In general, routine dental care is pretty straight-forward. Brush and floss your teeth twice a day, attend checkups and cleanings as often as recommended, and when necessary, don’t hesitate to undergo a particular treatment. Sometimes, however, dental issues can cause more damage to your oral health than you realize, and a more extensive procedure, like oral surgery, may be necessary. For instance, dental conditions like gum disease and tooth loss can cause significant damage to your jawbone, causing it to lose strength and density. If this describes you, then you might be a candidate for jawbone grafting, especially if you wish to receive one or more dental implants.
Gum Disease, Tooth Loss, Jawbone Deterioration
Gum disease, also known as periodontal disease, is a progressive issue that starts with a bacterial infection in your gums (called gingivitis). As it progresses, it attacks the gum and periodontal tissues that support your teeth, eventually reaching the jawbone underneath your gums. In severe cases, periodontal disease can leave your jawbone weak, leading to tooth loss and difficulty with dental implant placement. After your teeth are lost, your jawbone receives fewer nutrients, and will continue to lose strength and mass, increasing your risks of further tooth loss in the future.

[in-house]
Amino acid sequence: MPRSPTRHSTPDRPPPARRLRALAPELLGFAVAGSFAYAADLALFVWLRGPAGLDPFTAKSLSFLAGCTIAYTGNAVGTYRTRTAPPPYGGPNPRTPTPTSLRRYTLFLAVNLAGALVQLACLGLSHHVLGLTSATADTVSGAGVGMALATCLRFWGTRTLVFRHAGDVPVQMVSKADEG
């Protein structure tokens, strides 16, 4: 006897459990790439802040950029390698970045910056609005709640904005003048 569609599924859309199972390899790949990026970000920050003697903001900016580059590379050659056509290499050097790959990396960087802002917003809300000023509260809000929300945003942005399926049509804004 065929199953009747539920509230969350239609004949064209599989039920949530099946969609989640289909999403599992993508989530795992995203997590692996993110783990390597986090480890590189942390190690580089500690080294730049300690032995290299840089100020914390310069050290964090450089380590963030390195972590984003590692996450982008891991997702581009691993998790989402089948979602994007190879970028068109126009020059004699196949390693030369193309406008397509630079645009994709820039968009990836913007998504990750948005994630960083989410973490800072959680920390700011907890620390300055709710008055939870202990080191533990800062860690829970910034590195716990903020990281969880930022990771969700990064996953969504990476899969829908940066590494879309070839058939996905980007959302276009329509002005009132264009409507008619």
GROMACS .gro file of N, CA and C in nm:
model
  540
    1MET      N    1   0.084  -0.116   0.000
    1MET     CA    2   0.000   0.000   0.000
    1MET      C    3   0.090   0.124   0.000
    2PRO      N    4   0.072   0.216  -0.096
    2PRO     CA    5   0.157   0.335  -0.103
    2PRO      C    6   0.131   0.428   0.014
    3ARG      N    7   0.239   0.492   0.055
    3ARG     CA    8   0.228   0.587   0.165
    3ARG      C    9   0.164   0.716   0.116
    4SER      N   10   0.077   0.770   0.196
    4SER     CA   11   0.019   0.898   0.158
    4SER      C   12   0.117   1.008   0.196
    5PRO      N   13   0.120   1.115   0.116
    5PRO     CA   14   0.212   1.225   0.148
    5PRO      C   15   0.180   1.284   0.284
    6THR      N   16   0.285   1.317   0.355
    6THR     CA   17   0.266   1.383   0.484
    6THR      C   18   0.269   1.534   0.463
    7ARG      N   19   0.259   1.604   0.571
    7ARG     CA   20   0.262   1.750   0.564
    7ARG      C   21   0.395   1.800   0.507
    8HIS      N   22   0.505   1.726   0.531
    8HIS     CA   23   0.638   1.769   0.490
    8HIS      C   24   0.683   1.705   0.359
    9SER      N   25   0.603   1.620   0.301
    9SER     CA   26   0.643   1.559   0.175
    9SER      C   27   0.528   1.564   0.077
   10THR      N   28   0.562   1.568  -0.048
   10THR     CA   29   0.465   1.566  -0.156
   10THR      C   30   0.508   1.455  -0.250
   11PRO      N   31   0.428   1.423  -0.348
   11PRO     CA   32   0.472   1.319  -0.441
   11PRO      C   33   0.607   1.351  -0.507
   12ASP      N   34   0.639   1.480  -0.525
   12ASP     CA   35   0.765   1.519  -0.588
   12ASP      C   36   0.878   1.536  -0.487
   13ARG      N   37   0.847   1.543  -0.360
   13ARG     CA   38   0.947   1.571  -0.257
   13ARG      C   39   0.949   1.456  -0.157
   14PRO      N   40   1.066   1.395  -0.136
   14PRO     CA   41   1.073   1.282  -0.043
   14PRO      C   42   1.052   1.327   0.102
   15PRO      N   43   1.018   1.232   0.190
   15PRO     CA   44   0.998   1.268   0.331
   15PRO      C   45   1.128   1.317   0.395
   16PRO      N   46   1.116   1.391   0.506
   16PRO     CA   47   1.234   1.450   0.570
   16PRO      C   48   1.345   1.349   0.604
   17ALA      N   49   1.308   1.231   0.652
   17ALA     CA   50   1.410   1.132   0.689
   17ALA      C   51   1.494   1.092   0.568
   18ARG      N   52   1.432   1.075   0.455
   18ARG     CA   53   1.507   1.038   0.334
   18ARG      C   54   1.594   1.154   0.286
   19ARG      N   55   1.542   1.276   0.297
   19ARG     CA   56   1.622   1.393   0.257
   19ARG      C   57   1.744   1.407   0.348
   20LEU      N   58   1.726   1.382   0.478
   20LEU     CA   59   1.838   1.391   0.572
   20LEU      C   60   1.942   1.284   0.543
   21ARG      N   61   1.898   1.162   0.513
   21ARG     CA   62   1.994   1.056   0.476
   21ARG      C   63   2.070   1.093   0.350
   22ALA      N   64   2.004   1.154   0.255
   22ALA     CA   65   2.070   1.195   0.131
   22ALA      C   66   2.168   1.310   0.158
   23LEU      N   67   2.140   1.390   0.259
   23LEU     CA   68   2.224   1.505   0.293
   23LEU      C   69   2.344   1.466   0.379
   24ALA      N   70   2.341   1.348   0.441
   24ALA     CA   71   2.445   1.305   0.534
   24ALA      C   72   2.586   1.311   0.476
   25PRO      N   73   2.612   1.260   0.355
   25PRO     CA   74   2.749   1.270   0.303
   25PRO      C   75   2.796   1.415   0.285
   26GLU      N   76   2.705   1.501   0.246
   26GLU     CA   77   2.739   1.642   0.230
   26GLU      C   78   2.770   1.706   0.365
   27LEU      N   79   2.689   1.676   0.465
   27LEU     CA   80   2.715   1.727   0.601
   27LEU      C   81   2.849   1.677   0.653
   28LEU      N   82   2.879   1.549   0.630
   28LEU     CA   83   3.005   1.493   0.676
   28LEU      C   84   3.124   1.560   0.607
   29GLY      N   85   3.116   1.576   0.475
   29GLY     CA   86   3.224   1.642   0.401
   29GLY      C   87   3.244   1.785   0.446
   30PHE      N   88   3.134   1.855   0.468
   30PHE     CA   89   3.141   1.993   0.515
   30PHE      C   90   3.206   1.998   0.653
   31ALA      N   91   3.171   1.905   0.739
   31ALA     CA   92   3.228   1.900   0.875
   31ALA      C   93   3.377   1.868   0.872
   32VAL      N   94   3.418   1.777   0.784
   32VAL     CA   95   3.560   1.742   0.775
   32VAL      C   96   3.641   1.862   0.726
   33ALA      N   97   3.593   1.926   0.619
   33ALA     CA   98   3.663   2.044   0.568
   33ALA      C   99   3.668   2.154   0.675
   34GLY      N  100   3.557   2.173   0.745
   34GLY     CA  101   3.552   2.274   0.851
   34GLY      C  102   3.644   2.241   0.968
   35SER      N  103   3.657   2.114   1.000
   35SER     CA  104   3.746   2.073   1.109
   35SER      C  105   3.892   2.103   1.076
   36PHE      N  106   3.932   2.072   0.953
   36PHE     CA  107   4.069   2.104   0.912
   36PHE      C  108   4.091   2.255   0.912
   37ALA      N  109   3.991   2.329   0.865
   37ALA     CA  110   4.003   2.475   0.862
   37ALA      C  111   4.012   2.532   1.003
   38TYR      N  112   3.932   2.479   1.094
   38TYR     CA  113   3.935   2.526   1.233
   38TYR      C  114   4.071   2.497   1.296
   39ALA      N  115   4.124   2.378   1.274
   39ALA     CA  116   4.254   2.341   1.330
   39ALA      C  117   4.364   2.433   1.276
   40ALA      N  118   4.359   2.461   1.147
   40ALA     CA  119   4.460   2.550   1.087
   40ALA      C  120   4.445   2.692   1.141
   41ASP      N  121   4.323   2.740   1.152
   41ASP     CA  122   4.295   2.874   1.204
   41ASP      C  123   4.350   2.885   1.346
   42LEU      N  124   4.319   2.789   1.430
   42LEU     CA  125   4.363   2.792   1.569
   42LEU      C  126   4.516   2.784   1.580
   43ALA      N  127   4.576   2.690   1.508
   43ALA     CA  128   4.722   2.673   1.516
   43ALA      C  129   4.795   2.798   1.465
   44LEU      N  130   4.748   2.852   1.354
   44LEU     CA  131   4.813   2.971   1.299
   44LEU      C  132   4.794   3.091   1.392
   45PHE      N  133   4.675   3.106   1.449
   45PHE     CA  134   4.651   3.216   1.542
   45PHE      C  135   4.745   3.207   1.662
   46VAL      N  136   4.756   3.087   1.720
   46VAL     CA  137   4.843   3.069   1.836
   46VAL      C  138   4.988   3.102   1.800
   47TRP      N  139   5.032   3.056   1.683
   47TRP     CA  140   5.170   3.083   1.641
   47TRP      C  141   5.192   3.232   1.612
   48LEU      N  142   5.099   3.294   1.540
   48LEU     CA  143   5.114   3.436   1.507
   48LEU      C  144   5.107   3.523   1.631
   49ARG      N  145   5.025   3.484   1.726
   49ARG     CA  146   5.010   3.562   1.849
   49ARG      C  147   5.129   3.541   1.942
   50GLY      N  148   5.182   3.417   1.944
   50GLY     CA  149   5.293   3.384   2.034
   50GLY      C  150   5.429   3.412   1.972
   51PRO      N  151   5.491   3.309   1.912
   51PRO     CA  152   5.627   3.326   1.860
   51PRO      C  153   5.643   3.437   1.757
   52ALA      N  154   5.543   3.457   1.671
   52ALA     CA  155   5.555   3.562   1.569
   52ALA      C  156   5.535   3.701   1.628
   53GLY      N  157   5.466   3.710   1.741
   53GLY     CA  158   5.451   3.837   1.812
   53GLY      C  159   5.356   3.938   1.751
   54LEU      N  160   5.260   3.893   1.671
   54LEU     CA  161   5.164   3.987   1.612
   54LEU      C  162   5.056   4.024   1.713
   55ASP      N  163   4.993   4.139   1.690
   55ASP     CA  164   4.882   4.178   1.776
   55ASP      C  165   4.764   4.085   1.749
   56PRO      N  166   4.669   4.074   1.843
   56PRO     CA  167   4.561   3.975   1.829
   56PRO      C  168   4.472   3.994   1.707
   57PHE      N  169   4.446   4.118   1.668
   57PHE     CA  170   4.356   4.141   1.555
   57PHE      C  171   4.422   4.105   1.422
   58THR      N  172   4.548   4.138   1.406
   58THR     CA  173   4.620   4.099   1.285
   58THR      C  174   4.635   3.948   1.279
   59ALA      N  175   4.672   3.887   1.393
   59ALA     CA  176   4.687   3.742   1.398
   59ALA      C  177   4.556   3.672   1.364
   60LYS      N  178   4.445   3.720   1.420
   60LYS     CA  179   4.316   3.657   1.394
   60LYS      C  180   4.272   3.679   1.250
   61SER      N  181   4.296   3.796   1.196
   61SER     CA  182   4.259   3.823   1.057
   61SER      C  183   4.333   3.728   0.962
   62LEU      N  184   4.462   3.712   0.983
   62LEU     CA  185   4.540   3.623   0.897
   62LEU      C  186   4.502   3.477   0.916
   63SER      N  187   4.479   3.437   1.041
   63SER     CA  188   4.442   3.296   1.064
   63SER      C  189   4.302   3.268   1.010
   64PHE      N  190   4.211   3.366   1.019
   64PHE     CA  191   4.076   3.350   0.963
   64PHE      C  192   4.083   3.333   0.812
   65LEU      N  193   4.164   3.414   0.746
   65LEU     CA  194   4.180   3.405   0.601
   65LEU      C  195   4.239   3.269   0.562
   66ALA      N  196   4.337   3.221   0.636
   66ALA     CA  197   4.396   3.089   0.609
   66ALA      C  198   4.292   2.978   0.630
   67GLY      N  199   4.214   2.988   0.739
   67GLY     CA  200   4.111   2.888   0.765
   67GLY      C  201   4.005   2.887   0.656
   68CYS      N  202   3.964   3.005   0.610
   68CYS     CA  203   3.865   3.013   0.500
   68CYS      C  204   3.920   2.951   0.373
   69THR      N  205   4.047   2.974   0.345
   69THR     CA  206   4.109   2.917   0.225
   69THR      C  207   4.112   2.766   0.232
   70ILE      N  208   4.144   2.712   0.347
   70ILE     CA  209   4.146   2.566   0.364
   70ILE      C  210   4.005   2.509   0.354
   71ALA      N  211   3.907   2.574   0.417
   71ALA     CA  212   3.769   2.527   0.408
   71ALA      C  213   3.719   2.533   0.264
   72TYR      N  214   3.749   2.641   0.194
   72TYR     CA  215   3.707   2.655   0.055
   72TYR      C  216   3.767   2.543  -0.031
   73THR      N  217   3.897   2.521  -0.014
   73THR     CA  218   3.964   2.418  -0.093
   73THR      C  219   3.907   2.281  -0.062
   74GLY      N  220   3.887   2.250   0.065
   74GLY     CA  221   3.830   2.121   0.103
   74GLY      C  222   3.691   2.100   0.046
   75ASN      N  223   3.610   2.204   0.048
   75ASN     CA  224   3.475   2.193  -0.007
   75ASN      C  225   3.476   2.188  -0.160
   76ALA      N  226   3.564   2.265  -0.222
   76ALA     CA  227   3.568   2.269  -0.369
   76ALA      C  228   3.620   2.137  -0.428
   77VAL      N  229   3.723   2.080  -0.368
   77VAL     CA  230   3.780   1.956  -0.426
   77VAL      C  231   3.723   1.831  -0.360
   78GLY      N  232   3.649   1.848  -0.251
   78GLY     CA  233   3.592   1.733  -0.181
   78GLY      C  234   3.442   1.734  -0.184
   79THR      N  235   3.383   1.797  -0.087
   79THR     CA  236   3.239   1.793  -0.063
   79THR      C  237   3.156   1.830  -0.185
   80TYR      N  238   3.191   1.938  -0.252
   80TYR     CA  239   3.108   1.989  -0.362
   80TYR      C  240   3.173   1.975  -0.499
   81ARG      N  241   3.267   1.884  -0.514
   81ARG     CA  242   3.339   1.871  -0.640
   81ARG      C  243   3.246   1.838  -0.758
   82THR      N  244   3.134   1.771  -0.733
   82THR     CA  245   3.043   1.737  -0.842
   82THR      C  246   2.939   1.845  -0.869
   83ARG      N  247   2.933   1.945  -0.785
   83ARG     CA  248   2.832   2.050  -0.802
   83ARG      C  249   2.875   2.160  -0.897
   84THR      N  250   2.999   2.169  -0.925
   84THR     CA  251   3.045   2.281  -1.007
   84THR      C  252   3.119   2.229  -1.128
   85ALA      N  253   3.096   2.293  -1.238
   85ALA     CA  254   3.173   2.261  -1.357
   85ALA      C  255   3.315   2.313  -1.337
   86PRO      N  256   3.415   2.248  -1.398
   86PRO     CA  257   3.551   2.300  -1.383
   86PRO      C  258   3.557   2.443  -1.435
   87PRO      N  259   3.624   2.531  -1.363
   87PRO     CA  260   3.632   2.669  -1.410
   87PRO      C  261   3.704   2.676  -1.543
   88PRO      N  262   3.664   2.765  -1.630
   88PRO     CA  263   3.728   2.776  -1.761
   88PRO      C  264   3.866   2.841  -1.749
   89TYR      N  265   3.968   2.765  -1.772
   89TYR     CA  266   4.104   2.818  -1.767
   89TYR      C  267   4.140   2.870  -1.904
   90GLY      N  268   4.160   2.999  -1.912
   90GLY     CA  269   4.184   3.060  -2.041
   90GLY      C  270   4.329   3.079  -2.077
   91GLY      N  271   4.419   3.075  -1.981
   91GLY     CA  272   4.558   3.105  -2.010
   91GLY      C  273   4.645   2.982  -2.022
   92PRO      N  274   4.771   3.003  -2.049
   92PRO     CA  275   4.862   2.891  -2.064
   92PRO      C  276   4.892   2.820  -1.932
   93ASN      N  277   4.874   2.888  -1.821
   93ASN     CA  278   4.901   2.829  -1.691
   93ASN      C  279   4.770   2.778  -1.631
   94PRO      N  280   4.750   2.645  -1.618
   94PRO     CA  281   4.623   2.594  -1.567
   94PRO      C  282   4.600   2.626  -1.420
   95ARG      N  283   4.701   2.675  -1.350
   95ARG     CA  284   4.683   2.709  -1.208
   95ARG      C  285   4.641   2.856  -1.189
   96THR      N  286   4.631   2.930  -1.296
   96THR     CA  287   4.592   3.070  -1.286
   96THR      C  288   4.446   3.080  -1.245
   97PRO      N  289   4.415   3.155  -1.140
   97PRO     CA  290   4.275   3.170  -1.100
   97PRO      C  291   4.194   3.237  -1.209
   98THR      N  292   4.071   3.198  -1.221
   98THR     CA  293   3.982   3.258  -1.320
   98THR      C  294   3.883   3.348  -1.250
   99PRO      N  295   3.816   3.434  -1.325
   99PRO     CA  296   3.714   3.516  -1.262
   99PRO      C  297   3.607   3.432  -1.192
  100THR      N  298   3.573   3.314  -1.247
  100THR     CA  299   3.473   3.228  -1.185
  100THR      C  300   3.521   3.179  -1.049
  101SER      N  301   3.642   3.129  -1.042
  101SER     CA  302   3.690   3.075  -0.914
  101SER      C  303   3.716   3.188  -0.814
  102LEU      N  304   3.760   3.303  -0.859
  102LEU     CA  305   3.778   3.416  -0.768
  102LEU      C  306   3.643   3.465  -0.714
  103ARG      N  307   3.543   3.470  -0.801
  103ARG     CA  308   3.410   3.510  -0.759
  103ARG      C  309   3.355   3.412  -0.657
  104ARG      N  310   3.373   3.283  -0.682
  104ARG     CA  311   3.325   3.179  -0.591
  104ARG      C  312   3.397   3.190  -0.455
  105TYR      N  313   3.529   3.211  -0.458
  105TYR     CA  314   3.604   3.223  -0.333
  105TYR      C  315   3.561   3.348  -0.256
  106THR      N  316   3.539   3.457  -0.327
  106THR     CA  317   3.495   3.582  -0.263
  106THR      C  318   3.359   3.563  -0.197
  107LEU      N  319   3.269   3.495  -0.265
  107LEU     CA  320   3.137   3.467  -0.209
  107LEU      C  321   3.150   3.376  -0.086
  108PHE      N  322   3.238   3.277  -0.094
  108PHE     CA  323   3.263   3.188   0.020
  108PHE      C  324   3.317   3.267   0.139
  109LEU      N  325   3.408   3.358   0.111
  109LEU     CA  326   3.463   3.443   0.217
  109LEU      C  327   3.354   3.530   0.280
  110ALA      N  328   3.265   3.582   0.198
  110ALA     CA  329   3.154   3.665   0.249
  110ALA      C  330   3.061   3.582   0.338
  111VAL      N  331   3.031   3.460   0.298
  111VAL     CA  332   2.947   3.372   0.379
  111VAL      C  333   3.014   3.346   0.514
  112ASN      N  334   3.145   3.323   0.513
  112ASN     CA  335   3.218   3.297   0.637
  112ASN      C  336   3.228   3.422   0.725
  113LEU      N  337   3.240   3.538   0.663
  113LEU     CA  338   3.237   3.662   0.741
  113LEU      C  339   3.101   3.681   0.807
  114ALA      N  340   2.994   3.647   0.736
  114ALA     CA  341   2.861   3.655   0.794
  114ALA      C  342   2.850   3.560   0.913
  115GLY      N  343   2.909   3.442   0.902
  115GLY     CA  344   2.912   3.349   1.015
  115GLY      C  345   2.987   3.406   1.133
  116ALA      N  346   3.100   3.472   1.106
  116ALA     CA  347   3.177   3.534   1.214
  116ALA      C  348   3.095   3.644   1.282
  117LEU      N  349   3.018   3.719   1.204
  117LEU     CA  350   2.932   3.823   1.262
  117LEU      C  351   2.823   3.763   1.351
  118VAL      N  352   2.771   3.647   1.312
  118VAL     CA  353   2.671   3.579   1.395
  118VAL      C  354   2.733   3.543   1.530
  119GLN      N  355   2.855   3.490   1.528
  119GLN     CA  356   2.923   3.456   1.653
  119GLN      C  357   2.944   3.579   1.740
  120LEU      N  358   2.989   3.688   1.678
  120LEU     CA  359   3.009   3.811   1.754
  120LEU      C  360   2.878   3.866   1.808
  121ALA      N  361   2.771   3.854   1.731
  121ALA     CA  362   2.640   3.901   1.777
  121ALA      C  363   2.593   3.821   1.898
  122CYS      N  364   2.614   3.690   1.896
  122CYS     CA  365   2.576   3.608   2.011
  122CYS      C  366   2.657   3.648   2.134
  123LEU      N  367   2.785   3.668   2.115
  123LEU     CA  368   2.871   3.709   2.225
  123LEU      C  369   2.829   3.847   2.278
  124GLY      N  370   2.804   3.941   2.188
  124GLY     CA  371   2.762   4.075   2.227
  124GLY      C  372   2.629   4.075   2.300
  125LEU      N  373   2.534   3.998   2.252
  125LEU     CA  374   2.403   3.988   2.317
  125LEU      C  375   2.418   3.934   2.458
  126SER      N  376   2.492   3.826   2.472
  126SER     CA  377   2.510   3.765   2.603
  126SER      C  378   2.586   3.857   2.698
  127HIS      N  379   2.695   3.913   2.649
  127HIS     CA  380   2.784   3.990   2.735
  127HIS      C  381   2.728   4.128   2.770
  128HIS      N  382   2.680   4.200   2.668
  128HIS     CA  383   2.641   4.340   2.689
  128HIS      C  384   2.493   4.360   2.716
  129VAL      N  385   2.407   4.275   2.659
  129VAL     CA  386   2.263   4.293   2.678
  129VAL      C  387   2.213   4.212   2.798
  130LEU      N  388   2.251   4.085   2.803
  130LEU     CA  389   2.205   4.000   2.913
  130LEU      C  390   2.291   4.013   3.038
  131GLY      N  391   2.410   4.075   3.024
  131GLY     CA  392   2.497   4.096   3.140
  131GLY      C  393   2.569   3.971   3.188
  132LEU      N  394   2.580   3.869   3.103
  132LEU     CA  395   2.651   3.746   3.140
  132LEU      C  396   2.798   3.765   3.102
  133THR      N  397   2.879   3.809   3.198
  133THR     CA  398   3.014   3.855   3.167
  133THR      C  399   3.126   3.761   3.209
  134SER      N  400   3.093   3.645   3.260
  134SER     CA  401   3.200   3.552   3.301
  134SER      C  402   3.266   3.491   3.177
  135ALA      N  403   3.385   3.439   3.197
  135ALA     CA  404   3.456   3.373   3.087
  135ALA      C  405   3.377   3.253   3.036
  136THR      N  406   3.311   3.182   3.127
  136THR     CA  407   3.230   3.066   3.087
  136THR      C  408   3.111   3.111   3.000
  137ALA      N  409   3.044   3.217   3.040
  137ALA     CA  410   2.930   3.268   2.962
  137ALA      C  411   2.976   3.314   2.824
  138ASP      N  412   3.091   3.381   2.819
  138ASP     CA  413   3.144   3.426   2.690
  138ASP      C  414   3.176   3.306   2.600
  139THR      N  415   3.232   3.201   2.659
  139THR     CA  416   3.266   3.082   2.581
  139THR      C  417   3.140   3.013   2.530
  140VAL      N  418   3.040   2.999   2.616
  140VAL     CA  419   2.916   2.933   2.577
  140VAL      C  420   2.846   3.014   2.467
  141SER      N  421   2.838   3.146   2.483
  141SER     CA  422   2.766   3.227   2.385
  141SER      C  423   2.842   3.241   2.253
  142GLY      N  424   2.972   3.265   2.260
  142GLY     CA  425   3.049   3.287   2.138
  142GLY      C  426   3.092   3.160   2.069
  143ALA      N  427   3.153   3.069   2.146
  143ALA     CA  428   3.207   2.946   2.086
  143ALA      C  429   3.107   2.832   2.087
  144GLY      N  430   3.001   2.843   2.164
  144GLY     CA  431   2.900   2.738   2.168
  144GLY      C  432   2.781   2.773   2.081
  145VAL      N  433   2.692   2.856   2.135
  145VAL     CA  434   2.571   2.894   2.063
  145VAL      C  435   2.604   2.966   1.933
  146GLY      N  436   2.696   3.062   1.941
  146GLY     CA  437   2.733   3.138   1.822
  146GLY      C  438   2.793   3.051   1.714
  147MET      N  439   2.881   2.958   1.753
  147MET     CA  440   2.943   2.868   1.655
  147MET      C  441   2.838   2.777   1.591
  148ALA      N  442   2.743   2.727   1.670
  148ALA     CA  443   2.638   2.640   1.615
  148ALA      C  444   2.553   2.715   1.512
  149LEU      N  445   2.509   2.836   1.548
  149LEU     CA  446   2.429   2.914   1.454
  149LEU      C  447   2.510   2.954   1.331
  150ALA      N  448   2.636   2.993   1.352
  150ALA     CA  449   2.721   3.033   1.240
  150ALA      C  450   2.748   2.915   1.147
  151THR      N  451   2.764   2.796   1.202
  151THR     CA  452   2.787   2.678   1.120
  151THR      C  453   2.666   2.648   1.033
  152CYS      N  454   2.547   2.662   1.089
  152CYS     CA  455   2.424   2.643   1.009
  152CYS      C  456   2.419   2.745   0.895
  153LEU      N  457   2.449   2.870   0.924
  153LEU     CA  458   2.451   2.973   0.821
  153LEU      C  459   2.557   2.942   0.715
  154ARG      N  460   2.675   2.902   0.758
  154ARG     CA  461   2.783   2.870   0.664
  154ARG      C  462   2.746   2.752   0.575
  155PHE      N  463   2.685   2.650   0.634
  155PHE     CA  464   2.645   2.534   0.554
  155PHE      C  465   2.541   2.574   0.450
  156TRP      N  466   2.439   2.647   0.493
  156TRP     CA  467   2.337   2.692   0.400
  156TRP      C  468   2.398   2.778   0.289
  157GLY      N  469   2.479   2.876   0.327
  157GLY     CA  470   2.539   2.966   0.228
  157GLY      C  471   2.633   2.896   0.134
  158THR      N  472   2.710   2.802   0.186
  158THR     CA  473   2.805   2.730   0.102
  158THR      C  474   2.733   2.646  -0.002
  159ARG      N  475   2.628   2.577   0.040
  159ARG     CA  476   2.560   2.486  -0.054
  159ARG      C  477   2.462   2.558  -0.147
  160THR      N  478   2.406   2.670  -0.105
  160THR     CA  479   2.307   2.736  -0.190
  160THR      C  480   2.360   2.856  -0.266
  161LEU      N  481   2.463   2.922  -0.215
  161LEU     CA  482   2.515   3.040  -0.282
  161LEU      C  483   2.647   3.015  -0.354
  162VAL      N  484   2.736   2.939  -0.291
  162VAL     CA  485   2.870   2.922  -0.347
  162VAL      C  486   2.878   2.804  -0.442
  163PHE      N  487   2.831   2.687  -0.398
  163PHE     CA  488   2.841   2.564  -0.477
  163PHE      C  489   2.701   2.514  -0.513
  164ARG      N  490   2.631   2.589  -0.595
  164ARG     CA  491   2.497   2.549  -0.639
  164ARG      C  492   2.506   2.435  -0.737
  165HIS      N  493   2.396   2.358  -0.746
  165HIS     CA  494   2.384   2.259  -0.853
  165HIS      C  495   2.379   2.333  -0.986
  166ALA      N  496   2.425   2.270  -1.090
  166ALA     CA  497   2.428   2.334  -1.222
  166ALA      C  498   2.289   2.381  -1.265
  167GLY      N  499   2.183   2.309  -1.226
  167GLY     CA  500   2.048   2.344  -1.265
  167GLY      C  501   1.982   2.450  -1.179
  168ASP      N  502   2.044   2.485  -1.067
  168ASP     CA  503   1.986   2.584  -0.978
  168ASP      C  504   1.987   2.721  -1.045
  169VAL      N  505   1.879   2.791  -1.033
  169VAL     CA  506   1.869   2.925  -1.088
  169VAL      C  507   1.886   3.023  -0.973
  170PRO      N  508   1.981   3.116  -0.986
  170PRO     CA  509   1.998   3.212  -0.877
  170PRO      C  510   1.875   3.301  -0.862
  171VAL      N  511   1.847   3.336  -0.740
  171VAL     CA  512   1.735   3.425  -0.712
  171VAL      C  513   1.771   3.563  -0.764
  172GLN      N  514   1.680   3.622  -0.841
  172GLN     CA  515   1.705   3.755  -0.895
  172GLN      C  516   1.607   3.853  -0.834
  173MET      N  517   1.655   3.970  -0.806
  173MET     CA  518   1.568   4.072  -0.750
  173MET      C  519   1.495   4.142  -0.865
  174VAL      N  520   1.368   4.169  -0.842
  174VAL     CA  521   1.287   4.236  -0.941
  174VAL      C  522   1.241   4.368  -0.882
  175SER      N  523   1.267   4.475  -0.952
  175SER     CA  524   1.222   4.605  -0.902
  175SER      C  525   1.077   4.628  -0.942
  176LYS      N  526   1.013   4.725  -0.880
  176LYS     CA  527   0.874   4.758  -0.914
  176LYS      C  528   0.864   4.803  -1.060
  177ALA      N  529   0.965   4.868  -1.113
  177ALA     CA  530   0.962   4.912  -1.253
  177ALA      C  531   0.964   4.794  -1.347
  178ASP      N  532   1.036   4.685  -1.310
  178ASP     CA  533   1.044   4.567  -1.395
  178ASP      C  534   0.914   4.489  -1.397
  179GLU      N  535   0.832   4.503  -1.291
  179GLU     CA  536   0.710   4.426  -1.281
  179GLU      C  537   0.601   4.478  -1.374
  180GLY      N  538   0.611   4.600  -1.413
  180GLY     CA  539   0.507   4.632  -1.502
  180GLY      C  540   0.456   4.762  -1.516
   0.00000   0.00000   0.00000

Jawbone Grafting and Dental Implants
Patients who receive dental implants following tooth loss can prevent the jawbone deterioration that follows. However, if your jawbone has already become weak, then you may be a candidate for a bone graft to bolster and strengthen the jawbone. The procedure and materials used for a graft depend on your specific needs and preferences, and may include bone from another area of your mouth or body. After the procedure, your jawbone will be strong enough to support your dental implant or implants so you can once again enjoy a full, beautiful, healthy smile.